Applying to Medical School
Applying to medical school
1) If you intend to apply to a medical degree program (MD or DO), please let the Health Professions Advisory Committee (HPAC) know by February 27. The Health Professions Advisory Committee (HPAC) needs to be aware of your plans in order to best advise you and to provide you with a committee letter.
2) Please request letters of recommendation by the spring of your junior year and have all recommendations sent to the Health Professions Committee by May before you apply. This will help the pre-med committee to prepare "committee letters". The committee letter will be a composite recommendation drawing on, and directly quoting from, your individual recommendation letters. You should have your letters of recommendation sent to your HPAC advisor from 3 science professors and another outside professor. You may also have recommendations from research mentors and physicians you've shadowed. In addition, HPAC will need a resume/CV with some other information about who you are and what sort of things you've done here at Beloit and in the summers.
3) Take the Medical College Admissions Test (MCAT) preferably in the spring (or early summer) of the year in which you plan to apply. Make sure you prepare well. Study, take practice exams, and then take more practice exams. Exam prep courses help too because they expose you to the nature of the questions and to the exhaustion of the process.
4) Get your application completed as soon as possible. Applications become available the beginning of May and application submissions begin the beginning of June. Medical school admissions are highly competitive and most schools operate on a rolling admissions basis, evaluating each application as it is submitted. It is therefore to your advantage to submit your application as early as possible.
You will submit your application through the American Medical College Application Service (AMCAS). AMCAS has lots of useful information for applicants, including FAQs, tutorials, etc. You should visit AMCAS and read all you can about applying well before you actually begin working on your application.
5) Make sure your personal statement on your application provides evidence of your strengths as an applicant, why you are passionate about (and prepared for) a career in medicine, and what makes you special as an applicant.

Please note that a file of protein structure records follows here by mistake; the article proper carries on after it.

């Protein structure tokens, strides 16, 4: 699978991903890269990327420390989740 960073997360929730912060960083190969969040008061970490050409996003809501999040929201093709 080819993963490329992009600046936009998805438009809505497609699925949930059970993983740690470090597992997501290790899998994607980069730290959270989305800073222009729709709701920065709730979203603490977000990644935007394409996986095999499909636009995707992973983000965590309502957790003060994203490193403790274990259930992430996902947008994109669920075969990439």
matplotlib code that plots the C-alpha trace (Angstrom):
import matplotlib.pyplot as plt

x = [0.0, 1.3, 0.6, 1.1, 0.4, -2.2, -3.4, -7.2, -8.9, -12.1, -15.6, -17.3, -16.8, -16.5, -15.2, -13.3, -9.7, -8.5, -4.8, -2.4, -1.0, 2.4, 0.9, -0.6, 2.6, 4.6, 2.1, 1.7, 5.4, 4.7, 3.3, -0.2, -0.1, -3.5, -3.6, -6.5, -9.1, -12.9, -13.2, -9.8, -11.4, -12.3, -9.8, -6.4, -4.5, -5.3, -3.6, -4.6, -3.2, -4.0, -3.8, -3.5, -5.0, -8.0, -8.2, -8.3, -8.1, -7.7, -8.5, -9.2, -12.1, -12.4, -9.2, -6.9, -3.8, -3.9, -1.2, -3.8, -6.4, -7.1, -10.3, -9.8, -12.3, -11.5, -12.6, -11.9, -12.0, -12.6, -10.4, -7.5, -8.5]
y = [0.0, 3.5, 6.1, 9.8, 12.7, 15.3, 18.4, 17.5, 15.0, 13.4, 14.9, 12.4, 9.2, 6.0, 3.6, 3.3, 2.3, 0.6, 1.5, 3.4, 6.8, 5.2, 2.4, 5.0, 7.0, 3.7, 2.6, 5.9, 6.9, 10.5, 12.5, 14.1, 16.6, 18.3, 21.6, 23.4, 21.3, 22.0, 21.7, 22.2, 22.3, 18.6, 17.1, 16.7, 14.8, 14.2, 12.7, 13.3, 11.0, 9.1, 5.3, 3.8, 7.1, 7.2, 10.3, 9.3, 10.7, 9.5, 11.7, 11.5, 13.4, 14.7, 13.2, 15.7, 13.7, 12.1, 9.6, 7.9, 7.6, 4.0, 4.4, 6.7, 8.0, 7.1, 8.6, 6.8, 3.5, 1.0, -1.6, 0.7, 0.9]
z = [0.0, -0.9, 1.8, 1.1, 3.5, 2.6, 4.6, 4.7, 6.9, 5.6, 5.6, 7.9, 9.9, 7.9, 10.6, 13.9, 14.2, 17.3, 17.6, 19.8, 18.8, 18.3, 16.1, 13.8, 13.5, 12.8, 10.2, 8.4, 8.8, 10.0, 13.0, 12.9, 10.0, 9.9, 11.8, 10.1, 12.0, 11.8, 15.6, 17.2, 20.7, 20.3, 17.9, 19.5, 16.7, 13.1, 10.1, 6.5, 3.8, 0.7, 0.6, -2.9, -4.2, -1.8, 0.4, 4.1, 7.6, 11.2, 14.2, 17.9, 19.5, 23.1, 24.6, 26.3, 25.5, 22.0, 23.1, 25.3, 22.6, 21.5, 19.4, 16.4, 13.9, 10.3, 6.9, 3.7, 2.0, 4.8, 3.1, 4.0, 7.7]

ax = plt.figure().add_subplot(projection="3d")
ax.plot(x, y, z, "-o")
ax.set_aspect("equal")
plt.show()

Do NOT write "I want to be a doctor because I like to help people." Instead, show how you are driven/motivated through actions you discuss in your essay. Your essay is the way medical schools distinguish you from all the other qualified and competitive students who apply.
6) Send your personal statement to pre-med advisors to critique at least several weeks before you put it in your application. Your advisors will be very critical, and you should plan to write and rewrite your essay multiple times. Think about who you are and what you want medical school admissions committees to know about you.
7) Make sure that your personal statement essay is great, and without ANY errors. Proofread and re-proof; read and proof again.
8) All medical schools you apply to will ask you to submit secondary applications. This process will take a lot of time during the fall of the year.
9) If you are asked for an interview, it's important. Of people who interview, 50% will be accepted. If you are invited to interview, reply as soon as possible. Interviews are at your expense. When you go for an interview, wear a business suit. Get a haircut. Write thank you notes.
10) It's OK to call or email medical schools to confirm that they have received your application materials. Sometimes there are delays in receiving or processing all your materials. If you don't hear from everyone about a secondary application, you may call about that also.
11) If you are applying to osteopathic (DO) medical schools, read up on how osteopathic schools and osteopathic medicine differ from regular “allopathic” medical schools and medical practice. Shadow an osteopathic physician, ask them about their career. Many osteopathic medical schools strongly suggest, or require, a letter of recommendation from a DO you've shadowed. Osteopaths you shadow, and DO admissions committees, will want to know why you want to be an osteopathic physician. “Because it’s easier to get into DO schools” is not an answer that will win friends or acceptance letters.
Remember, the professors on HPAC are there to help you get into medical school.
Also, you can get books on applying to medical school from all the good bookstores. It wouldn’t hurt to buy one.